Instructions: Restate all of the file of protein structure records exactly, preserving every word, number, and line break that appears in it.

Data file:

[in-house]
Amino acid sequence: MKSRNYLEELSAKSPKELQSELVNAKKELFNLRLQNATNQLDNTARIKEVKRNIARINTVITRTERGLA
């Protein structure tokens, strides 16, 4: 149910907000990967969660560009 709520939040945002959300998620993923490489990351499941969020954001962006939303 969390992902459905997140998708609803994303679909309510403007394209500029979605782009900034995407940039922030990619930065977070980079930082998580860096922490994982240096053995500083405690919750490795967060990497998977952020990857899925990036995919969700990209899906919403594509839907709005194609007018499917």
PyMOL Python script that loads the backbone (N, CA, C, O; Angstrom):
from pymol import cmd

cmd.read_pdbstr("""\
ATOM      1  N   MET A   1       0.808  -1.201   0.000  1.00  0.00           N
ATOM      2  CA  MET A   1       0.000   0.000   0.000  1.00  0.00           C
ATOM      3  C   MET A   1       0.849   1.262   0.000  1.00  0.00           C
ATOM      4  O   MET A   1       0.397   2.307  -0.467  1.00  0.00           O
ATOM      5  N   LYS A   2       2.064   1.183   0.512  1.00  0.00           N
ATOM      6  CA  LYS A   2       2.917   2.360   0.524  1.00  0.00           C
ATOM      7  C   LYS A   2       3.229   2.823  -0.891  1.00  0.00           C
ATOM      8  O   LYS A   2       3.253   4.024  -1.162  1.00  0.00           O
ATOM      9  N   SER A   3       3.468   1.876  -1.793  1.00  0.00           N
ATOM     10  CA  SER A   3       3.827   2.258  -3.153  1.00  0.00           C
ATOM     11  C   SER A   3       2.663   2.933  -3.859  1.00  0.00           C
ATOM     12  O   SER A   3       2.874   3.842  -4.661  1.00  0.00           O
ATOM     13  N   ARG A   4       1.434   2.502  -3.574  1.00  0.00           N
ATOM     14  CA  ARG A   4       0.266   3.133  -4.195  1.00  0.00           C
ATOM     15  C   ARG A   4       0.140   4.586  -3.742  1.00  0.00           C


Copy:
[in-house]
Amino acid sequence: MKSRNYLEELSAKSPKELQSELVNAKKELFNLRLQNATNQLDNTARIKEVKRNIARINTVITRTERGLA
């Protein structure tokens, strides 16, 4: 149910907000990967969660560009 709520939040945002959300998620993923490489990351499941969020954001962006939303 969390992902459905997140998708609803994303679909309510403007394209500029979605782009900034995407940039922030990619930065977070980079930082998580860096922490994982240096053995500083405690919750490795967060990497998977952020990857899925990036995919969700990209899906919403594509839907709005194609007018499917």
PyMOL Python script that loads the backbone (N, CA, C, O; Angstrom):
from pymol import cmd

cmd.read_pdbstr("""\
ATOM      1  N   MET A   1       0.808  -1.201   0.000  1.00  0.00           N
ATOM      2  CA  MET A   1       0.000   0.000   0.000  1.00  0.00           C
ATOM      3  C   MET A   1       0.849   1.262   0.000  1.00  0.00           C
ATOM      4  O   MET A   1       0.397   2.307  -0.467  1.00  0.00           O
ATOM      5  N   LYS A   2       2.064   1.183   0.512  1.00  0.00           N
ATOM      6  CA  LYS A   2       2.917   2.360   0.524  1.00  0.00           C
ATOM      7  C   LYS A   2       3.229   2.823  -0.891  1.00  0.00           C
ATOM      8  O   LYS A   2       3.253   4.024  -1.162  1.00  0.00           O
ATOM      9  N   SER A   3       3.468   1.876  -1.793  1.00  0.00           N
ATOM     10  CA  SER A   3       3.827   2.258  -3.153  1.00  0.00           C
ATOM     11  C   SER A   3       2.663   2.933  -3.859  1.00  0.00           C
ATOM     12  O   SER A   3       2.874   3.842  -4.661  1.00  0.00           O
ATOM     13  N   ARG A   4       1.434   2.502  -3.574  1.00  0.00           N
ATOM     14  CA  ARG A   4       0.266   3.133  -4.195  1.00  0.00           C
ATOM     15  C   ARG A   4       0.140   4.586  -3.742  1.00  0.00           C